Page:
They can identify, of course, because the Trojan women is a play about refugees. It's set just after the fall of Troy; the men of Troy are all dead, and the women, refugees, await their fate by tents of their new Greek overlords.

Euripides wrote the play in 415 BC as a protest, after the Athenians' took the island of Melos, killed all the men and sold the women into slavery.

But the tragedies of war are eternal. I heard the Trojan Women on the BBC World Service in the autumn of 1992: I'd just spent the summer in the refugee camps in Bosnia and there - on the radio, in words written 2 ½ thousand years ago - were the same stories I'd been listening to for weeks - murder, rape, devastating loss. And all the Syrians I met understood: this ancient play is a chance for them to tell their own stories to the world.

The play will be directed by a distinguished Syrian theatrical director who has long experience of drama workshops with amateur actors, both in refugee camps and in prisons. He will work with the refugees to incorporate their own stories into the text, so that instead of the characters bewailing that the Greek spears have laid low the towers of Ilium, they will tell of mortars, air-raids, and snipers and children killed by shrapnel in their classrooms.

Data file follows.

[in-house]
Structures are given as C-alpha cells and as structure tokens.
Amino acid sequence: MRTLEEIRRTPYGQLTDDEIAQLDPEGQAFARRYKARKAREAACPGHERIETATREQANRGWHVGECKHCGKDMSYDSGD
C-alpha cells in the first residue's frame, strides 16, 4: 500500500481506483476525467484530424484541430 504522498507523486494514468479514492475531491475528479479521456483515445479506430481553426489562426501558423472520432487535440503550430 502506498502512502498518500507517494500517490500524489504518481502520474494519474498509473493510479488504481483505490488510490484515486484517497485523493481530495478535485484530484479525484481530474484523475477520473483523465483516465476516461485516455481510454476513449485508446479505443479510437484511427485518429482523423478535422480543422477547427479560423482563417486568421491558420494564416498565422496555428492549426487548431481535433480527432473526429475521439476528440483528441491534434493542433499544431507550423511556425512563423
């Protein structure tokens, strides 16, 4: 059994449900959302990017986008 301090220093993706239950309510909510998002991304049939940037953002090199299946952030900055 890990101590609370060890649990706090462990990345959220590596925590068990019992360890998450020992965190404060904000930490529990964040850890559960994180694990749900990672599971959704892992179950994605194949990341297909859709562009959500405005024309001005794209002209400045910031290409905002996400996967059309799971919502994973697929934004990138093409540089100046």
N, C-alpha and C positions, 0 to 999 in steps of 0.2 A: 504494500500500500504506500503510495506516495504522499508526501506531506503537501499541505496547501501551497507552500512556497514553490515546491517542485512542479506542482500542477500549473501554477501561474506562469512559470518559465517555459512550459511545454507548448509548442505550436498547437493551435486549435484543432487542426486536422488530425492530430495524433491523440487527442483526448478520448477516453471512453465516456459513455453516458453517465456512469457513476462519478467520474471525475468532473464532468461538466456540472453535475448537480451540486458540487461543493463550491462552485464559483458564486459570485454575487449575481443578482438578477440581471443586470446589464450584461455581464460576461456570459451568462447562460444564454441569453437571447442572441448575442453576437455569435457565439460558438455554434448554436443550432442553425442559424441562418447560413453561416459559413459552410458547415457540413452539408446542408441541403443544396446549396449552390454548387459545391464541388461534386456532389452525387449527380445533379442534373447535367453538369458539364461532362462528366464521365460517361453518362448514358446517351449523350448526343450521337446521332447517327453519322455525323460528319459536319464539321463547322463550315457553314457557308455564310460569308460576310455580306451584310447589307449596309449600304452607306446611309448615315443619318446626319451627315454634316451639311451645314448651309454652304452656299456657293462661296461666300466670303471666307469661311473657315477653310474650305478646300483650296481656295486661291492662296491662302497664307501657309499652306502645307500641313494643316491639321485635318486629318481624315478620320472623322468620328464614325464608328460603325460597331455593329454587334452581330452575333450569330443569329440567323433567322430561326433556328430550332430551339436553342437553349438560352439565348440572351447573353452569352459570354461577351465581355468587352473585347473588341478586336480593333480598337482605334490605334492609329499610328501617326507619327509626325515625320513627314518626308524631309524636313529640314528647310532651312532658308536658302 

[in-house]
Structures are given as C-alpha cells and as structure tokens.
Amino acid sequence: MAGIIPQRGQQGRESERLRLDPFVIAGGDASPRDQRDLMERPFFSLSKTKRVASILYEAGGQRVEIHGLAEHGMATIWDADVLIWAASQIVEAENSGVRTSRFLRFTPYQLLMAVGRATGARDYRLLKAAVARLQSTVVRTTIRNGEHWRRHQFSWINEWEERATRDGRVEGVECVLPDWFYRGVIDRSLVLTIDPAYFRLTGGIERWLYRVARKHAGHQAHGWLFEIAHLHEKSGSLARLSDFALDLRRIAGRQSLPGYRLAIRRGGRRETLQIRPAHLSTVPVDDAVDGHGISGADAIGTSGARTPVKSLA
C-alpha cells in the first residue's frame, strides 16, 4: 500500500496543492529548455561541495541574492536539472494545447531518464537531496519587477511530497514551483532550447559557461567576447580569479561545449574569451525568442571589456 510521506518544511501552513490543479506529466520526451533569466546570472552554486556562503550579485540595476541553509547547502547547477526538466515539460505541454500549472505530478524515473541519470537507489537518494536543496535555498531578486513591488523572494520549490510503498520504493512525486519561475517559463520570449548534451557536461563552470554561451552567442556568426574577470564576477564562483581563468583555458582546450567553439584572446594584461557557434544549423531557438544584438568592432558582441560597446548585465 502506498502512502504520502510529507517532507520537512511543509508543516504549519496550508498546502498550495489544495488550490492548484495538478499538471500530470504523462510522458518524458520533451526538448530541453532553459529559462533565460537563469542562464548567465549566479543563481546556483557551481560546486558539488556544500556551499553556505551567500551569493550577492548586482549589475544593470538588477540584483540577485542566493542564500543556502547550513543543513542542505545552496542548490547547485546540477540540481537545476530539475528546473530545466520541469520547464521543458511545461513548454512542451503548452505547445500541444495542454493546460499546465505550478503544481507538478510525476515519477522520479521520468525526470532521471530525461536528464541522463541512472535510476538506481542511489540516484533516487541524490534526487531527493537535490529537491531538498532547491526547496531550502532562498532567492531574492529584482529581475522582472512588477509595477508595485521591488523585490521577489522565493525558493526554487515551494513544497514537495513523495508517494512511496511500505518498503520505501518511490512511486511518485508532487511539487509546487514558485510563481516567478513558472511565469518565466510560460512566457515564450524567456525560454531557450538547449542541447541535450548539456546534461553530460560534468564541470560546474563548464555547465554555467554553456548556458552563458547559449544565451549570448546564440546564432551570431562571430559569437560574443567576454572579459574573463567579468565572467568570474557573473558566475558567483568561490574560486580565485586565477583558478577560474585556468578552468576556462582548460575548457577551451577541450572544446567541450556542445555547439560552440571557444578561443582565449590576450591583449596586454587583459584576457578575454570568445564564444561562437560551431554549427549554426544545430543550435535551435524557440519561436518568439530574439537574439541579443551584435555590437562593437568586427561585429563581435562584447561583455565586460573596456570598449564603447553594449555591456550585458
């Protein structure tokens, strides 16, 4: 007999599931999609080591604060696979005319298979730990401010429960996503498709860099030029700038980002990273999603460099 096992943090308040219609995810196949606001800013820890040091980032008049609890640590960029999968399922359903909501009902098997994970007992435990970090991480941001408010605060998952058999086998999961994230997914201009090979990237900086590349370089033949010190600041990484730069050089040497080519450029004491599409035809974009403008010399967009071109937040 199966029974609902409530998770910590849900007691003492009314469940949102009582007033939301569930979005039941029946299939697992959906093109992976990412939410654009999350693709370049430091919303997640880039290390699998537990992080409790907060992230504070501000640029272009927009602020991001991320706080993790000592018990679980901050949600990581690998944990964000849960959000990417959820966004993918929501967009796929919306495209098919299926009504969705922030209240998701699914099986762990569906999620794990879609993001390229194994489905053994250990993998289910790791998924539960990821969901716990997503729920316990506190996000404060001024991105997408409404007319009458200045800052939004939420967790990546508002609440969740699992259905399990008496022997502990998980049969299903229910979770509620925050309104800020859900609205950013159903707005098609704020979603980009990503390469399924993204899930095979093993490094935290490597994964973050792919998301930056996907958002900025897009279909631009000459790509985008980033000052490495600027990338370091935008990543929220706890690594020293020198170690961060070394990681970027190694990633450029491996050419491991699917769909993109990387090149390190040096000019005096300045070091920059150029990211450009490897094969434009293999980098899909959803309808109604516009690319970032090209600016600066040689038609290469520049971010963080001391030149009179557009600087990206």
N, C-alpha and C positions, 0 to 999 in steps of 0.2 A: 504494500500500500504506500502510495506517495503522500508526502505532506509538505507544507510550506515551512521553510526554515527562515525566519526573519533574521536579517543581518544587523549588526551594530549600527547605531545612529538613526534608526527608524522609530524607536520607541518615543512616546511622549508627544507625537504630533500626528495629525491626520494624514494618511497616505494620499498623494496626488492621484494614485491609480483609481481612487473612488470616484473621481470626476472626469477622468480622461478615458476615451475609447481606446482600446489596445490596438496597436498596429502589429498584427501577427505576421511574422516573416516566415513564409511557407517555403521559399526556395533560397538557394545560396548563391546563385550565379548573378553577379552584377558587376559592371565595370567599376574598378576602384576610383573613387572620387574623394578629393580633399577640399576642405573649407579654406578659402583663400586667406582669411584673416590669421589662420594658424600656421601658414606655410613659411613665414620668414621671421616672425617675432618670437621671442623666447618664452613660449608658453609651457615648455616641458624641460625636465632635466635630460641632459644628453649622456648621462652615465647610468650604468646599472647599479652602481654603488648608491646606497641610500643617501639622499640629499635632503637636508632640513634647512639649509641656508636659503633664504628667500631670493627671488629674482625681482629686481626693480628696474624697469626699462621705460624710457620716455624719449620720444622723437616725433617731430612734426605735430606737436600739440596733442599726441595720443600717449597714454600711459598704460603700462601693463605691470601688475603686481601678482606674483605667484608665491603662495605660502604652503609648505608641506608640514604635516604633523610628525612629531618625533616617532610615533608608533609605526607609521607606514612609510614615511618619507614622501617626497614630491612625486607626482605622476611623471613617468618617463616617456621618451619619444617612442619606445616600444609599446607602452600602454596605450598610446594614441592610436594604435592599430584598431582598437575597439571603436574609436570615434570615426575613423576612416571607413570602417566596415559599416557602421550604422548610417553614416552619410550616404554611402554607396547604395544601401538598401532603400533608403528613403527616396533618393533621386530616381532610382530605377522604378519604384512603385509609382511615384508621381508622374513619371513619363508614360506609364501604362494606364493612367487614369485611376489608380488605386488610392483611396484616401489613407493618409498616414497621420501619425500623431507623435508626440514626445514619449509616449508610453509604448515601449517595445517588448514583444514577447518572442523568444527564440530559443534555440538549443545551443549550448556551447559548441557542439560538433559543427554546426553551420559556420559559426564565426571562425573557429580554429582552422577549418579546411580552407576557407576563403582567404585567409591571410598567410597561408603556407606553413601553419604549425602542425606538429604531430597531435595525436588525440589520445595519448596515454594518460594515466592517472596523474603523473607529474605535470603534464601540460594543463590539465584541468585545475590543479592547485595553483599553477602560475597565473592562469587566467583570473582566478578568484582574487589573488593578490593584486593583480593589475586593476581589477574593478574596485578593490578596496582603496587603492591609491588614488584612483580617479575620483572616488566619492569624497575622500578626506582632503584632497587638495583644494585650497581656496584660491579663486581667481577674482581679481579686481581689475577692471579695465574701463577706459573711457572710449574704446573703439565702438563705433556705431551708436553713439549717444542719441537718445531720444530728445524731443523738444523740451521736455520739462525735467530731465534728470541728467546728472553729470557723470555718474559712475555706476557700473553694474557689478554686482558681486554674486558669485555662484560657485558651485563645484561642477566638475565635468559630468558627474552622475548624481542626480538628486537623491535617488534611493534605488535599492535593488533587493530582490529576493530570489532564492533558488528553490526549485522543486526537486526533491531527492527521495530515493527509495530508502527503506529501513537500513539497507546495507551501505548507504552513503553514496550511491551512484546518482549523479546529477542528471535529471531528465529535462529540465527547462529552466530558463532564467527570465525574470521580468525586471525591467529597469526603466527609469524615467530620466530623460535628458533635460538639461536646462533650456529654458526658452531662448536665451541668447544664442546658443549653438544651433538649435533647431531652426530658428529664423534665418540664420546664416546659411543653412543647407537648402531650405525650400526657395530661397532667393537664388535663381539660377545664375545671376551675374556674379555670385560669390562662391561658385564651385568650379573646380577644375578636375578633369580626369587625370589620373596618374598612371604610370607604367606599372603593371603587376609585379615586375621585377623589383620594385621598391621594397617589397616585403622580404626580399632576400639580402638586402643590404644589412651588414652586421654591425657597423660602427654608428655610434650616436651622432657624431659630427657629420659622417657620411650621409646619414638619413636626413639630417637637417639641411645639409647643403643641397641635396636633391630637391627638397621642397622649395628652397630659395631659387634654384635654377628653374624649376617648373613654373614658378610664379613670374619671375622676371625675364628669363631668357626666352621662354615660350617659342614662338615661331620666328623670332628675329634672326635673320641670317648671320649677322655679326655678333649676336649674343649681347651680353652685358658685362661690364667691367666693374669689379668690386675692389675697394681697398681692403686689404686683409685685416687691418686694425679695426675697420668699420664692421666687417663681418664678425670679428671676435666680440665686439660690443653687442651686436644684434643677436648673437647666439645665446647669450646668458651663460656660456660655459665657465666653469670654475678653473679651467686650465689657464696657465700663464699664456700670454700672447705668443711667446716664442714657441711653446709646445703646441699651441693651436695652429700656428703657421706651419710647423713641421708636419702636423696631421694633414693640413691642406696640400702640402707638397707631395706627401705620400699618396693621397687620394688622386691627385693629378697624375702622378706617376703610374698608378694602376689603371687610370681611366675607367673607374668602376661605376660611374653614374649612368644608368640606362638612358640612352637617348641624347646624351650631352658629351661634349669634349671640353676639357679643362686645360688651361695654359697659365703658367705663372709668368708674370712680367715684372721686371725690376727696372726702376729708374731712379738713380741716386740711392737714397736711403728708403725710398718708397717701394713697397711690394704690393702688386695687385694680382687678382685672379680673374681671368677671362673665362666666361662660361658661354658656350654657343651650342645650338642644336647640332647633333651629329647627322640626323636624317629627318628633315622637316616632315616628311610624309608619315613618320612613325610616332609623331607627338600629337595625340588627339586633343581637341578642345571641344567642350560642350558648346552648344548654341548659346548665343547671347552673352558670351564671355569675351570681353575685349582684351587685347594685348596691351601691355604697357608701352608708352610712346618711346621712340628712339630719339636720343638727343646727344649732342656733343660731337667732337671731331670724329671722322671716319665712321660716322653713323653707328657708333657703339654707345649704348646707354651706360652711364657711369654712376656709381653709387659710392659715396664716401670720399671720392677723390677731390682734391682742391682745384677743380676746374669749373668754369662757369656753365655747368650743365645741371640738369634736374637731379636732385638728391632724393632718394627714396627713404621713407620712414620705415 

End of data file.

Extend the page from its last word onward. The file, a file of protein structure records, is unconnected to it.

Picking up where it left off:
The point of this project is to alleviate the refugees' depression, to try and flick a switch in their brains to help them think more positively about life, to give, as much as possible, a bit of paid employment and contact with a world outside the apartments, schools, tents and cellars where they are staying. To open new opportunities to people who feel they have lost everything and are cut off from the world.

Taking advice from the UNHCR and Oxfam, our plan is first to put on the play in Amman, working with urban refugees who are often more isolated and depressed than those in camps; then to take the play on a tour of the refugee camps in Jordan.

But there is also another agenda: to raise awareness of the Syrian refugees' plight and money to help alleviate it. The award-winning Syrian-Palestinian documentary maker Yasmin Fedda is making a TV documentary about the project. While we are running the drama workshops , we will also be arranging a fund-raising gala performance in Amman. The director would also like to take the play on tour, maybe to the Edinburgh Festival and London. And, with any luck, depending how much money we raise, we will be able to roll the project out, expand the drama workshops to the refugee camps, involve more people. Perhaps even expand the project to other refugee crises.